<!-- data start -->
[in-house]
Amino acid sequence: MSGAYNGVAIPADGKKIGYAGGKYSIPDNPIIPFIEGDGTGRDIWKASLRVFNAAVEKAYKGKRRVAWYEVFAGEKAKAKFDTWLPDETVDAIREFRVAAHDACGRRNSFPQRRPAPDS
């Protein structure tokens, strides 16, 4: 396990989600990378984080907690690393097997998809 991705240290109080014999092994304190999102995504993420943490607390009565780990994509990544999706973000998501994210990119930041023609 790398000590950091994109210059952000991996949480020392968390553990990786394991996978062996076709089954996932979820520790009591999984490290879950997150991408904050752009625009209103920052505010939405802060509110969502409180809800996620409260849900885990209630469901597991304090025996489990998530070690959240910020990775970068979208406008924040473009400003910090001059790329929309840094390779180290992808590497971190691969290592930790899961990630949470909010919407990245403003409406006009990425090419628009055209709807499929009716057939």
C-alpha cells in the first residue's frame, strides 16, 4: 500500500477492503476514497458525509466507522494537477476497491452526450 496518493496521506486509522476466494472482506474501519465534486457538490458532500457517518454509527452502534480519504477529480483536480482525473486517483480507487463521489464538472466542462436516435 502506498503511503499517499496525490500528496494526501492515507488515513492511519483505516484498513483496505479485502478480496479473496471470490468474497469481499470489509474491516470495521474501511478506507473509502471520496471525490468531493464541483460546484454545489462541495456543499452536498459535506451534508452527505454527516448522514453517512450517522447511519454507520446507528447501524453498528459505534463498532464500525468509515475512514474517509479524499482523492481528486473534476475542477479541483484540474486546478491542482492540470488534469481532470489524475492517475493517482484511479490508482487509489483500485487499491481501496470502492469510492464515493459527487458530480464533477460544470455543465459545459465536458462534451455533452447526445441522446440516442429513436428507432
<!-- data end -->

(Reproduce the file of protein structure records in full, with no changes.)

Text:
[in-house]
Amino acid sequence: MSGAYNGVAIPADGKKIGYAGGKYSIPDNPIIPFIEGDGTGRDIWKASLRVFNAAVEKAYKGKRRVAWYEVFAGEKAKAKFDTWLPDETVDAIREFRVAAHDACGRRNSFPQRRPAPDS
């Protein structure tokens, strides 16, 4: 396990989600990378984080907690690393097997998809 991705240290109080014999092994304190999102995504993420943490607390009565780990994509990544999706973000998501994210990119930041023609 790398000590950091994109210059952000991996949480020392968390553990990786394991996978062996076709089954996932979820520790009591999984490290879950997150991408904050752009625009209103920052505010939405802060509110969502409180809800996620409260849900885990209630469901597991304090025996489990998530070690959240910020990775970068979208406008924040473009400003910090001059790329929309840094390779180290992808590497971190691969290592930790899961990630949470909010919407990245403003409406006009990425090419628009055209709807499929009716057939």
C-alpha cells in the first residue's frame, strides 16, 4: 500500500477492503476514497458525509466507522494537477476497491452526450 496518493496521506486509522476466494472482506474501519465534486457538490458532500457517518454509527452502534480519504477529480483536480482525473486517483480507487463521489464538472466542462436516435 502506498503511503499517499496525490500528496494526501492515507488515513492511519483505516484498513483496505479485502478480496479473496471470490468474497469481499470489509474491516470495521474501511478506507473509502471520496471525490468531493464541483460546484454545489462541495456543499452536498459535506451534508452527505454527516448522514453517512450517522447511519454507520446507528447501524453498528459505534463498532464500525468509515475512514474517509479524499482523492481528486473534476475542477479541483484540474486546478491542482492540470488534469481532470489524475492517475493517482484511479490508482487509489483500485487499491481501496470502492469510492464515493459527487458530480464533477460544470455543465459545459465536458462534451455533452447526445441522446440516442429513436428507432